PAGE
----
Give and Take

One of the "Givers" in our community is Joe Barry, shown here on February 9, 2016 accepting the "Citizen of the Year" award from  the Lake Zurich Area Chamber of Commerce. Shown on the right is Ken Grooms, outgoing Chamber President.

One of the “Givers” in our community is Joe Barry, shown here on February 9, 2016 accepting the “Citizen of the Year” award from the Lake Zurich Area Chamber of Commerce. Shown on the right is Ken Grooms, outgoing Chamber President.

Over the past three and a half years, the job of Village President has kept me so busy that it leaves hardly any spare time to devote to one of my favorite activities–reading. But earlier this year, a fellow volunteer recommended a book that was so intriguing I sacrificed sleep to finish it; in fact this book continues to resonate. Called “Give and Take: Why Helping Others Drives our Success,” by Adam Grant, it was an enlightening read for anyone in a leadership role such as mine. Using concrete examples, it offered insights into the way we interact with others in the workplace, either as Givers, Takers, or Matchers, and how this can have a profound impact not only on our personal success, but also on the success of our organization.

The examples and ideas in this book have given me much food for thought. The author makes the point that the happiest, most likely to be promoted people, are givers. The individuals who fall into this category make others’ needs a priority. They intuitively help and mentor others, are excellent communicators, and bring out the best in people by recognizing and appreciating their strengths and contributions. As a result, givers are most successful because they garner a network of support over time from others that they’ve helped. However, here’s the catch…givers can also be the least successful people if they allow themselves to be exploited by the takers, those who give strategically.  Givers burn out if they do not see some sort of result from their efforts, some sense of contribution to the greater good. The key, Grant writes, is to engage in “otherish giving,” which ultimately separates successful from unsuccessful givers. Give, but make sure it is to people and things that you care about, where you receive a larger sense of purpose. Give, but not when it comes at the expense of your own health, or personal and work satisfaction. Many of our commitments in life, professional and civic, involve the push and pull of giving and receiving. To be a good citizen, or a good worker, we often extend ourselves to help or serve others with the hopes that down the road we will all be better off for it. It’s not motivated by a selfish quest for success; the givers among us have simply evolved to be really good at cooperation and empathy. A favorite passage:  “This is what I find most magnetic about successful givers: they get to the top without cutting others down, finding ways of expanding the pie that benefit themselves and the people around them. Whereas success is zero-sum in a group of takers, in groups of givers, it may be true that the whole is greater than the sum of the parts.”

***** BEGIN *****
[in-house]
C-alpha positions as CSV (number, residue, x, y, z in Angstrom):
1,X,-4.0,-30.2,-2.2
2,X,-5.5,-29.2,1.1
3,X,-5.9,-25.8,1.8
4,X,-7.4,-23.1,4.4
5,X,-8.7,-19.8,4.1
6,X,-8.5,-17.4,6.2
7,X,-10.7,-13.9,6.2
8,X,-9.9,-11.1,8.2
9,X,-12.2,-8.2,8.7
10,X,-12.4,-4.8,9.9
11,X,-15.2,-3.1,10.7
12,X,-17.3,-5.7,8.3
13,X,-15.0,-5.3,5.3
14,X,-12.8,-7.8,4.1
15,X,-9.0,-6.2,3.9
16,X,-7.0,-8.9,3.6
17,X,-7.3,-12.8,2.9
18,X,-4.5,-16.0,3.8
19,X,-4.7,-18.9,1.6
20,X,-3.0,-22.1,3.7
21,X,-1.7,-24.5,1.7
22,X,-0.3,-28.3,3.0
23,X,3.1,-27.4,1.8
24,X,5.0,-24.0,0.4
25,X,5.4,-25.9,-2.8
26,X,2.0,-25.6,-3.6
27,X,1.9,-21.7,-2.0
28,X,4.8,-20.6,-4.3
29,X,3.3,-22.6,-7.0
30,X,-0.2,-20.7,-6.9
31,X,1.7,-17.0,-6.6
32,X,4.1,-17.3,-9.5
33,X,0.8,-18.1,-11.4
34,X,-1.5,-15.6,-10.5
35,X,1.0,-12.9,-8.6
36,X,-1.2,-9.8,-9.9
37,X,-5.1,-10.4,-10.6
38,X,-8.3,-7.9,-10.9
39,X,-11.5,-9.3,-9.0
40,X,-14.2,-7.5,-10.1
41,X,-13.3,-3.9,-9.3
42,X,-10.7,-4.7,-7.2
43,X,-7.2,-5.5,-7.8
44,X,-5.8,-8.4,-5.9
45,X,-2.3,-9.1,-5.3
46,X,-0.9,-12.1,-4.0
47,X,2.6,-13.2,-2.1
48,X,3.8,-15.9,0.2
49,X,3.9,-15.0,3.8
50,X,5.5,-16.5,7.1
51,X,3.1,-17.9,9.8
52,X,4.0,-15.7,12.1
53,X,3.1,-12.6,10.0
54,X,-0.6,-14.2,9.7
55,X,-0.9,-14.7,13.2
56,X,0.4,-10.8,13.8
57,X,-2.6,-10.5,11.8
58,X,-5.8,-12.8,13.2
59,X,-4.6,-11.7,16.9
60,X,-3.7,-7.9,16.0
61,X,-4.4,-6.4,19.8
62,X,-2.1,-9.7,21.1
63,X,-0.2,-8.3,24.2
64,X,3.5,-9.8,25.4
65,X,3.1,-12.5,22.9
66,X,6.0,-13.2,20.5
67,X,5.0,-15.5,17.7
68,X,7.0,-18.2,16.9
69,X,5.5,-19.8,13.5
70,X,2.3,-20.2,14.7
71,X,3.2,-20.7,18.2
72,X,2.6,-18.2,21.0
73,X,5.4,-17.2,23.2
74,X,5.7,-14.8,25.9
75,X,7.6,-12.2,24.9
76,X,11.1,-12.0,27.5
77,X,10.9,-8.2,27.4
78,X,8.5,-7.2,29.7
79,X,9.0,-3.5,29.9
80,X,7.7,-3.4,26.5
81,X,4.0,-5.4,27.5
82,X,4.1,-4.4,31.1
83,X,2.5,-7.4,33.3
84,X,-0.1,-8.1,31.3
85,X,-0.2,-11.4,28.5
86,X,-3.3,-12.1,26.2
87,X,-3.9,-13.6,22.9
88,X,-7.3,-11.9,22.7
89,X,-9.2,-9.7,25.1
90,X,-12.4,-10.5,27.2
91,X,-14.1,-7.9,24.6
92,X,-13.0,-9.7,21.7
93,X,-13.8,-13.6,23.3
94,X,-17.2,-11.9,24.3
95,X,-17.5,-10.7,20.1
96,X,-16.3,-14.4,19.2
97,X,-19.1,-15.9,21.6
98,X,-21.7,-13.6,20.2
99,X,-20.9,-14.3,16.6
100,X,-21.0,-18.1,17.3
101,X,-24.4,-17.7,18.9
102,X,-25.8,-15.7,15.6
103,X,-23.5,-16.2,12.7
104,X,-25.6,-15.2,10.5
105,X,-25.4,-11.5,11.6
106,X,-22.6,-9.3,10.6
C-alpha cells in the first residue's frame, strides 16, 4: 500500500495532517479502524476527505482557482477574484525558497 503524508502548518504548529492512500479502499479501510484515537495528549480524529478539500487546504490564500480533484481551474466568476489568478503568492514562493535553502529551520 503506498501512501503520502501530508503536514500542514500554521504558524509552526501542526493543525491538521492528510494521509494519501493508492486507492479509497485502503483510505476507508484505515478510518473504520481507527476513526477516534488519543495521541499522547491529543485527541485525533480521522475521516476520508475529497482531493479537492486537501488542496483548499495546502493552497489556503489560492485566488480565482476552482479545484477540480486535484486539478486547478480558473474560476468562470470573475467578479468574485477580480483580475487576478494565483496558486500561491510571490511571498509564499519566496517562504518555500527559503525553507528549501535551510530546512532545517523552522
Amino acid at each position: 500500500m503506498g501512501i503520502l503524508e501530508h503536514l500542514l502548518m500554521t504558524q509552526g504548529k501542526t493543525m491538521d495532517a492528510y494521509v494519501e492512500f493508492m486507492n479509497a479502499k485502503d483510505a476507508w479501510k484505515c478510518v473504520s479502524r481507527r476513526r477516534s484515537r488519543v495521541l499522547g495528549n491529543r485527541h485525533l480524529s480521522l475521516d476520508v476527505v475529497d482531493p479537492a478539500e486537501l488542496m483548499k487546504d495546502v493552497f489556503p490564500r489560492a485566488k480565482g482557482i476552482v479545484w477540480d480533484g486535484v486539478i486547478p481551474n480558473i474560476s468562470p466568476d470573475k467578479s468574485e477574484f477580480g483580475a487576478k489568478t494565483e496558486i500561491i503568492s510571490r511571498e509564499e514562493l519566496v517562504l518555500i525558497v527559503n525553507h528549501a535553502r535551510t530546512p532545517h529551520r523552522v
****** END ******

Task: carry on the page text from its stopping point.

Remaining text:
It is exciting to ponder what new opportunities might be waiting for me as I round the corner into 2017. I hope you share a similar sense of anticipation for the New Year ahead, and that in this holiday season, the spirit of giving brings much happiness into your own life.

Small Plates of the Small Town Mayor

One of the less embarrassing shots... taken in Ronda , Spain

One of the less embarrassing shots… taken in Ronda , Spain

Those of us who are parents know that our children’s attitude towards us changes as they go through the stages of growing up.  As small children, their love for us is unrestrained.  In the elementary years they depend on us, and as middle school approaches we embarrass them.  We are ignored when they reach high school, and suddenly intelligent once college is over and they are living on their own.

Then, they mock us.

I have recently found out that this new blog I’ve started is not my first.  Apparently, one of my children (who shall remain nameless) created a blog some time ago featuring me.  You see, my husband Aaron and I like to travel, and are “foodies” so we eat at some interesting places.  My husband has been known to take pictures of especially memorable dishes, of which I sometimes show up in, and these get emailed to our “foodie” child.  Who has secretly created a blog entitled, “Small Plates of the Small Town Mayor.”   Yes, I know you are intrigued to see this, but I will NOT be providing a link as most of the pictures are, shall we say, not flattering.  I could be annoyed at my husband for forwarding all those photos unbeknownst to me; I could be angry at my children for making fun of me.  Luckily I grew up with two younger brothers who teased me relentlessly so I have a pretty good sense of humor.  And let me just close with this thought…I am in possession of some pretty embarrassing photos of naked babes in the bathtub and awkward middle school fashion statements.  And I now have my own blog.